NameClimate Resilient Farming
The Climate Resilient Farming grant is an exciting new funding opportunity for farmers looking to fund projects that can help both the farm and mitigate the effects of climate change – often through carbon capture or carbon sequestration.
Check below for some of the work we’ve done under this grant.
Name: Irrigation Reservoir
Funding Round: 3
Year Began: 2021
Year Completed: 2022
The District assisted a farm by designing and implementing a 0.6 acre irrigation reservoir on a dairy farm to hold an estimated water volume of 540,000 gallons for the purpose of storing water during periods of drought that can be used to irrigate the farm’s alfalfa fields on the northern and eastern portions of the farm in order to sustain the farm’s forage for the 200 cows present.
Name: Biomass Planting
Funding Round: 3
Year Began: 2017
Year Completed: Ongoing
The District assisted a farm by converting ~60 acres of farmland to hay production for a dairy operation. The new plants are expected to sequester carbon into the soil profile over the coming decades, using natural plant power to mitigate the ongoing effects of climate change.
The goal of the Climate Resilient Farming Program is to reduce the impact of agriculture on climate change (mitigation) and to increase the resiliency of New York State farms in the face of a changing climate (adaptation). Soil and Water Conservation Districts use the Agricultural Environmental Management (AEM) Framework to plan and assess their environmental risks. Historically, farmers working through the AEM framework have only been able to receive funding through the Agricultural Non-Point Source program, for water quality concerns. Climate Resilient Farming fills those gaps by allowing farmers to proactively address risks due to the changing climate while also mitigating their greenhouse gas emissions. Mitigation Estimates of annual greenhouse gas emissions from agriculture (apart from agricultural energy use, which is classified differently) in New York State range from 5.3 to 5.4 million metric tons of carbon dioxide equivalent. Manure management is responsible for roughly 15% of the emissions; emissions from soils are slightly under a third of the total. This represents a major opportunity to reduce emissions.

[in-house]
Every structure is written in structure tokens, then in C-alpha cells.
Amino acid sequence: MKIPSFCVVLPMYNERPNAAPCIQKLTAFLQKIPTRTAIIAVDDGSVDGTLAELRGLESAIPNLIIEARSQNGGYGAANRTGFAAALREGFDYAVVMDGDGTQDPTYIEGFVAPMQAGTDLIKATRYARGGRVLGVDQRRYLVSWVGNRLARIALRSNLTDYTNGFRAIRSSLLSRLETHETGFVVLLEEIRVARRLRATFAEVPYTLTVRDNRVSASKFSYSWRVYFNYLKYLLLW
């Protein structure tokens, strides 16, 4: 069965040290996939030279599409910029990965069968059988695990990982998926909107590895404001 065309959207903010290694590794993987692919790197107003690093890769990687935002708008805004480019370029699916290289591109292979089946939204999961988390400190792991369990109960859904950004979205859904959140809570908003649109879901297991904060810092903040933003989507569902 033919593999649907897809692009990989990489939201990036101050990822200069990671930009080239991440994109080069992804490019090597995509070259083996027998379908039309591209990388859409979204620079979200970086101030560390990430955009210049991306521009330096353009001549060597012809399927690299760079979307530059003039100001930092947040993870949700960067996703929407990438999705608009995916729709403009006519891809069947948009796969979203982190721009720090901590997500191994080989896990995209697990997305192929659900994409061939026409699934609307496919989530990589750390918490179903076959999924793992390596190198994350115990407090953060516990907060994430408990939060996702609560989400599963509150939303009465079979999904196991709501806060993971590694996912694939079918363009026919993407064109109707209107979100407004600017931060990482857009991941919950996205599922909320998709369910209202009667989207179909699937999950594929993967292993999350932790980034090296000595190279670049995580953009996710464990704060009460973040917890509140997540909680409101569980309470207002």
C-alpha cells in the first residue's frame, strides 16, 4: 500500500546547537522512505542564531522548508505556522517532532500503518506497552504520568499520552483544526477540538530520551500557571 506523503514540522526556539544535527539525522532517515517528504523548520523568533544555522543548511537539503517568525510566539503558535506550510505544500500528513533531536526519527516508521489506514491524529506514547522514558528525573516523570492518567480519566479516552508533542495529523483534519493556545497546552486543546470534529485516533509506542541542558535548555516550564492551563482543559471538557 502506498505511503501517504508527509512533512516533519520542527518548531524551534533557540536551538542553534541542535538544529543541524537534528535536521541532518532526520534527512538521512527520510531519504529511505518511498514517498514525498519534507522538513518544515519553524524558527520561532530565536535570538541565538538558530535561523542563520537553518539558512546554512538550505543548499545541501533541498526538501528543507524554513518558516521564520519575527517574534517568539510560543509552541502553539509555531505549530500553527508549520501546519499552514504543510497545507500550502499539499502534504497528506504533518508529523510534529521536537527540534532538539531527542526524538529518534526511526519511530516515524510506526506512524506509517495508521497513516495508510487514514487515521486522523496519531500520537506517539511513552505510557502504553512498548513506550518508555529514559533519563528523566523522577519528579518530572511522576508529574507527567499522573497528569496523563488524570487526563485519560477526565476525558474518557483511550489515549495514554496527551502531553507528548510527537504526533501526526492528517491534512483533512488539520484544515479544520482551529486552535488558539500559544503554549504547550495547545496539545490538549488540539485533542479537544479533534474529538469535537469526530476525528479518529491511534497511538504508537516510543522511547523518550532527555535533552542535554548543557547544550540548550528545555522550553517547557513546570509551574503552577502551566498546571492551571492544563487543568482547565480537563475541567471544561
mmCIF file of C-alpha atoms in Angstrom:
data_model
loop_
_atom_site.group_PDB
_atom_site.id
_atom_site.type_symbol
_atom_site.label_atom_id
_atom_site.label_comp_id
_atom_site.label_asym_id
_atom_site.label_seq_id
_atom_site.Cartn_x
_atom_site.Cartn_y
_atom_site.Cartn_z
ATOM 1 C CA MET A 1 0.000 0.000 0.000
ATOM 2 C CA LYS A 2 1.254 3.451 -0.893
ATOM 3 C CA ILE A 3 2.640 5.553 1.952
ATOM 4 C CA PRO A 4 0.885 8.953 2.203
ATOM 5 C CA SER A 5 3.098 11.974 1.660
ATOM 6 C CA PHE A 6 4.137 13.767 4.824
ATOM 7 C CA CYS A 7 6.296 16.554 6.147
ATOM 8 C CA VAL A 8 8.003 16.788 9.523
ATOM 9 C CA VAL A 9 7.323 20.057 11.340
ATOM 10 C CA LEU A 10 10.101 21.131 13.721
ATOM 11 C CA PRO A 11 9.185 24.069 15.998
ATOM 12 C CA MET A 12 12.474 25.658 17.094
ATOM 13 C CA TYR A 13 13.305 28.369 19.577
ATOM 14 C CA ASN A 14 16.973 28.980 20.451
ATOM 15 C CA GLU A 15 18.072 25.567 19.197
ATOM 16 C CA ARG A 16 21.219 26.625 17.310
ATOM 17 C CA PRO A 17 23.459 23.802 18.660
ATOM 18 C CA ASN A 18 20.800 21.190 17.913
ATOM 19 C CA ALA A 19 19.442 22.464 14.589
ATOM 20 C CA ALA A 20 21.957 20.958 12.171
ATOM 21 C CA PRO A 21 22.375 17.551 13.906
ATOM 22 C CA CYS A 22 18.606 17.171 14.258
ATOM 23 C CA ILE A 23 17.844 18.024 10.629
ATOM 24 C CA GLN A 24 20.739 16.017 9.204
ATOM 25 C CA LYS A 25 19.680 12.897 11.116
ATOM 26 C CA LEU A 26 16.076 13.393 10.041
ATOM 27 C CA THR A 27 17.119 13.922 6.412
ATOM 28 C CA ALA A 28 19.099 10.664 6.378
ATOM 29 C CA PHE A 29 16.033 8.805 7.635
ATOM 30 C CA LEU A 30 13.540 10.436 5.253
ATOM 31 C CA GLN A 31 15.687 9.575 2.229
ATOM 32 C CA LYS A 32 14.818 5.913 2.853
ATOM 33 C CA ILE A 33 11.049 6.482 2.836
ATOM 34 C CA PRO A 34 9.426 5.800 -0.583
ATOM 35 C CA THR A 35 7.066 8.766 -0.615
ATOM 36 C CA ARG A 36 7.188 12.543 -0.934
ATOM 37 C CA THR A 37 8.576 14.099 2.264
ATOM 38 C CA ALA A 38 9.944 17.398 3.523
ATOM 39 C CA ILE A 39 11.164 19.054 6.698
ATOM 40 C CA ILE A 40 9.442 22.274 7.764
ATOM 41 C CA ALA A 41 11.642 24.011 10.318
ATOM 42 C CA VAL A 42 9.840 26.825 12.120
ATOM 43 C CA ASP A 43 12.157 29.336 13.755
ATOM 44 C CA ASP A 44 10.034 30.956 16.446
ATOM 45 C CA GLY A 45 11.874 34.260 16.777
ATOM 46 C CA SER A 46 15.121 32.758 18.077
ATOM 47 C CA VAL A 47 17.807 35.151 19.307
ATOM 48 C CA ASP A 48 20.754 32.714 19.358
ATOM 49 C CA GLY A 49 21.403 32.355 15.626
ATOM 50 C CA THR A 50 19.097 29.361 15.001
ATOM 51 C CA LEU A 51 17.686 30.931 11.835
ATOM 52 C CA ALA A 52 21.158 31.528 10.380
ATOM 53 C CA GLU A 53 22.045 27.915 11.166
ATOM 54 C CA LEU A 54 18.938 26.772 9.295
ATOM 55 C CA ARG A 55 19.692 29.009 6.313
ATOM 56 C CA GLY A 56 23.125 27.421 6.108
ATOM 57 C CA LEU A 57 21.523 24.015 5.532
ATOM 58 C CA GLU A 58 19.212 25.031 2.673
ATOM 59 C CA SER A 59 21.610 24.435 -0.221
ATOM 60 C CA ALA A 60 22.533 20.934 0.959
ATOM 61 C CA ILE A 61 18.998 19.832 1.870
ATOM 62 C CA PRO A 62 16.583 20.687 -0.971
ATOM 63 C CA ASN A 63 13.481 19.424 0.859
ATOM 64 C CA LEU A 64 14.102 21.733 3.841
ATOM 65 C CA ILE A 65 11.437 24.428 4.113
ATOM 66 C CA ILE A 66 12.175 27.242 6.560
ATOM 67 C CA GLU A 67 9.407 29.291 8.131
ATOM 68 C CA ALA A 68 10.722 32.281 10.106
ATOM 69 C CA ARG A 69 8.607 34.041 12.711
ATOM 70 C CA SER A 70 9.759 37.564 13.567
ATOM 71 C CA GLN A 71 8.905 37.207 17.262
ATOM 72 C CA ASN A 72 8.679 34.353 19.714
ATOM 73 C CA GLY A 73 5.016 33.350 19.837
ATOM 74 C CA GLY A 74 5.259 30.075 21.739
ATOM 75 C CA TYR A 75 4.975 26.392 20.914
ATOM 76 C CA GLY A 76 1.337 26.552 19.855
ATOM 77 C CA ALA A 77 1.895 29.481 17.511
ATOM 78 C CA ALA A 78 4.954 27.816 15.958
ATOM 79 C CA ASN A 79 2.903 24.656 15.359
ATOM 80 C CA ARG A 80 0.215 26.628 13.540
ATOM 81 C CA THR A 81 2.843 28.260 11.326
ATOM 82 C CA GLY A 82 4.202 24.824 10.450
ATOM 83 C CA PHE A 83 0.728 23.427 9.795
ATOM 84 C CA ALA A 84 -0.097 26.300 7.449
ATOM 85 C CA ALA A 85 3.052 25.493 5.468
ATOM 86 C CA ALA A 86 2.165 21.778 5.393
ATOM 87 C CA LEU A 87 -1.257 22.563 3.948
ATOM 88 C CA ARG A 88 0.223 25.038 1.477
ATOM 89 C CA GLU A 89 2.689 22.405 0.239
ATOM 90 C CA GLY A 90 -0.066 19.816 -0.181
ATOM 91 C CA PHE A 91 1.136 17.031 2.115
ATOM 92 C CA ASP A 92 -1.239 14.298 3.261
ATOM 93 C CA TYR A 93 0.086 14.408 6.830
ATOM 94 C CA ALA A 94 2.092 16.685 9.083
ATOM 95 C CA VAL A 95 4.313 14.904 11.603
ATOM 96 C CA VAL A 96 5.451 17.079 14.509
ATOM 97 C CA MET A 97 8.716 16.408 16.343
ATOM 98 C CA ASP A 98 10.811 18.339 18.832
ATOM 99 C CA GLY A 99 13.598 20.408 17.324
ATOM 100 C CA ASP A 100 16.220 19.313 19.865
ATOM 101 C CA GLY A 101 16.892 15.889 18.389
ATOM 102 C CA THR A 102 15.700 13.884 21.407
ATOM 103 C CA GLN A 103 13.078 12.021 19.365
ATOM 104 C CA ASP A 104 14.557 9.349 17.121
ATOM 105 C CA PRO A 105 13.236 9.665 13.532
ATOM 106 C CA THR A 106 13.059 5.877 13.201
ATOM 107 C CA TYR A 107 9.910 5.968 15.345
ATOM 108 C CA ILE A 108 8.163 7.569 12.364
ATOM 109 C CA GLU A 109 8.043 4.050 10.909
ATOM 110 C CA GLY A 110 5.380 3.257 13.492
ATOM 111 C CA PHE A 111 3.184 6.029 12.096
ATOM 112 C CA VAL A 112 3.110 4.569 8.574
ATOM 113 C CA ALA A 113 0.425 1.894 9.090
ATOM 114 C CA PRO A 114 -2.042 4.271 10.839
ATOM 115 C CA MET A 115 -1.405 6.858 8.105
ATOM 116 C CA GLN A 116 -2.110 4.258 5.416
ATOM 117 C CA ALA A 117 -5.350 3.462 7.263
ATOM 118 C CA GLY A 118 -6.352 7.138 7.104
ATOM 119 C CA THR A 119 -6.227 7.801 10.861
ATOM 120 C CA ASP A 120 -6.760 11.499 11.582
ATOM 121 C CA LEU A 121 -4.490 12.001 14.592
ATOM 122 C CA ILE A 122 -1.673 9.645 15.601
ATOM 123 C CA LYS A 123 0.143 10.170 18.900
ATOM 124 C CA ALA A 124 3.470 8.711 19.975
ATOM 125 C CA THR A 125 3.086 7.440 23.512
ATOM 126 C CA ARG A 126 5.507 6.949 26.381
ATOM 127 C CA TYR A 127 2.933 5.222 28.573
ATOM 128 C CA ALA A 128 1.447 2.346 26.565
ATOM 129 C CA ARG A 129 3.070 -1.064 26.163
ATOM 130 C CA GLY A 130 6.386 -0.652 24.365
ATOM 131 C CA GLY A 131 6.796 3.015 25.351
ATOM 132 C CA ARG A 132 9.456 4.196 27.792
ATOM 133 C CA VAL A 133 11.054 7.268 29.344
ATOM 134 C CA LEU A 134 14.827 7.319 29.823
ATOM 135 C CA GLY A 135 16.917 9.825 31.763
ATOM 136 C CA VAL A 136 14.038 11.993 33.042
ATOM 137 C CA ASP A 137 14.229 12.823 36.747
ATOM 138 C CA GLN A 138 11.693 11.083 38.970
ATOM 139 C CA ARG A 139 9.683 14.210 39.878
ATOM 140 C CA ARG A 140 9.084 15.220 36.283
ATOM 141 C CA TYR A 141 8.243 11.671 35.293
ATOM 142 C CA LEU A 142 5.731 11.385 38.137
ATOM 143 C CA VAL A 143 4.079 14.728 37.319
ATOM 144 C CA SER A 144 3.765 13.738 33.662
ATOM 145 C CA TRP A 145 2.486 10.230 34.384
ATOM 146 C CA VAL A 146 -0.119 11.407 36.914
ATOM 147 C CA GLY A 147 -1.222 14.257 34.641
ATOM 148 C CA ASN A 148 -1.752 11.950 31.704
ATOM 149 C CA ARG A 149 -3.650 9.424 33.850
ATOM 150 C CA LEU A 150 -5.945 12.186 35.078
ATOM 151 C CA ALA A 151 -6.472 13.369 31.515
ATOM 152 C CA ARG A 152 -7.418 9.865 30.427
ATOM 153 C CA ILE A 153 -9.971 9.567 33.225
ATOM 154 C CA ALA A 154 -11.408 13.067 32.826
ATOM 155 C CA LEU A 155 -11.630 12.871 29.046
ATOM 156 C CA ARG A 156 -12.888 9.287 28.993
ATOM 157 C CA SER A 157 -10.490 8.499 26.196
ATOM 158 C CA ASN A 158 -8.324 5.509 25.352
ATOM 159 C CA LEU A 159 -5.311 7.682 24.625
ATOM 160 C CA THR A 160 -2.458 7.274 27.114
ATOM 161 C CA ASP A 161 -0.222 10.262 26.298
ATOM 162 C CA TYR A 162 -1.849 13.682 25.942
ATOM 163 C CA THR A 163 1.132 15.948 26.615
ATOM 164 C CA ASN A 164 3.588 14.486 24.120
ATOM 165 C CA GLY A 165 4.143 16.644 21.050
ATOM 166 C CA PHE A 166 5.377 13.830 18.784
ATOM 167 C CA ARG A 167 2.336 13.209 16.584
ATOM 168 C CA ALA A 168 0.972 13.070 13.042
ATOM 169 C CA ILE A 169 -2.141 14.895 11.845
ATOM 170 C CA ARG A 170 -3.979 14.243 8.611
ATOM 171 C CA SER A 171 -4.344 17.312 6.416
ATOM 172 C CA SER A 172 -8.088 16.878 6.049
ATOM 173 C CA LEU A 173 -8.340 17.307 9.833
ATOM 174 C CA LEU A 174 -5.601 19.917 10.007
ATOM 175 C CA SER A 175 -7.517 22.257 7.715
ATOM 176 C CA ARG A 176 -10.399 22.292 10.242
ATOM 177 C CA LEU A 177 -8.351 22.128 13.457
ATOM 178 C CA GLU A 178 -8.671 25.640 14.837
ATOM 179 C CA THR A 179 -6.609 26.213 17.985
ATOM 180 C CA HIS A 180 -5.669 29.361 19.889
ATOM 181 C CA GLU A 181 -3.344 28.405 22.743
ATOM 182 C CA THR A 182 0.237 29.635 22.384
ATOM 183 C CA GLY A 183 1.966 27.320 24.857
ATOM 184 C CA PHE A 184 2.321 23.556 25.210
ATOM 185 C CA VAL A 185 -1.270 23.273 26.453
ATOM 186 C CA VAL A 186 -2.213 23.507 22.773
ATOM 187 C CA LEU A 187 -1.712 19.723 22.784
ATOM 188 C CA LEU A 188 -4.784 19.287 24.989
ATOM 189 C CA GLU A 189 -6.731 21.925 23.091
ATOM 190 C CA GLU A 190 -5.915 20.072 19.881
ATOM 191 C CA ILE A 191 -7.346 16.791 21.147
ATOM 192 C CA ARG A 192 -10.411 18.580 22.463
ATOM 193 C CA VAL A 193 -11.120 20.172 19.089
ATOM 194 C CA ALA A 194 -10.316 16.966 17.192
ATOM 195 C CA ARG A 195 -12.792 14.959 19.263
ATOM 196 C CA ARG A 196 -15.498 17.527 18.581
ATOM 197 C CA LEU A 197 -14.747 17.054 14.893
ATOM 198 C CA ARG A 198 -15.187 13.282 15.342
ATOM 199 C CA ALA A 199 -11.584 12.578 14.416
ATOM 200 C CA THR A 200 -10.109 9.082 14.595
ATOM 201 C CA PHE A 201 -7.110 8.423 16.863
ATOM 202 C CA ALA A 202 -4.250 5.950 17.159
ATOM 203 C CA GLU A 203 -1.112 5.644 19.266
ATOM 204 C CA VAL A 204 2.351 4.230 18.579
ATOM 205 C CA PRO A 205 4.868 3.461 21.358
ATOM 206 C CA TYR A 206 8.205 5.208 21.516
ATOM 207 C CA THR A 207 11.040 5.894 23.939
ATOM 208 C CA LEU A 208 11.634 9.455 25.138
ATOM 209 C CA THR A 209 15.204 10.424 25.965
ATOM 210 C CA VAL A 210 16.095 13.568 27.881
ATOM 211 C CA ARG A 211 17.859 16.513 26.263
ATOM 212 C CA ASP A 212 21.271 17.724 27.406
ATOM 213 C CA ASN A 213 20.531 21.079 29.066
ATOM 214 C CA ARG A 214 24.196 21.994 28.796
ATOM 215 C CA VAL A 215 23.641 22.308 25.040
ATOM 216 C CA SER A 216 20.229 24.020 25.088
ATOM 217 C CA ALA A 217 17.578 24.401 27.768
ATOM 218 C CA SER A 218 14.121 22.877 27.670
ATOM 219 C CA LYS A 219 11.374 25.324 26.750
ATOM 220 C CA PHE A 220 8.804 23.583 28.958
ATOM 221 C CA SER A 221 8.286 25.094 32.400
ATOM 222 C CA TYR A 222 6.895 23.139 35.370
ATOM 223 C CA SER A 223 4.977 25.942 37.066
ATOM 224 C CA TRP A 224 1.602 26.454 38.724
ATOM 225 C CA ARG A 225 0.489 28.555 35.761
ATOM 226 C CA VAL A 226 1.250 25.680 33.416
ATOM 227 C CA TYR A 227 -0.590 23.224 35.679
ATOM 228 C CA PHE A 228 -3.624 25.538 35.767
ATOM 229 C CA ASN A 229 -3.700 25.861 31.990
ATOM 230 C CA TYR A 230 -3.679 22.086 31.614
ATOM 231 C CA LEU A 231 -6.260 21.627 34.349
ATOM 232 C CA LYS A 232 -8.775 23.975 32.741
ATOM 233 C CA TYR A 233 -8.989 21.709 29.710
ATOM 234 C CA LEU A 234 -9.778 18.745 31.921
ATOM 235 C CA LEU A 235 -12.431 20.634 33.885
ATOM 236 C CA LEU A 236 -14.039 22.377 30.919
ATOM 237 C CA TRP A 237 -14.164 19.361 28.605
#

While New York State is projected to experience increased precipitation overall, it is expected to come in short, extreme events in between mild droughts. This represents a major risk to farms, particularly those in low-lying or flood prone areas. Even very local downpours and cloud bursts can cause substantial damage to farms. This program capitalizes on the opportunities to mitigate agriculture’s greenhouse gas emissions while strengthening the resiliency of New York State’s farms. Click here for more information.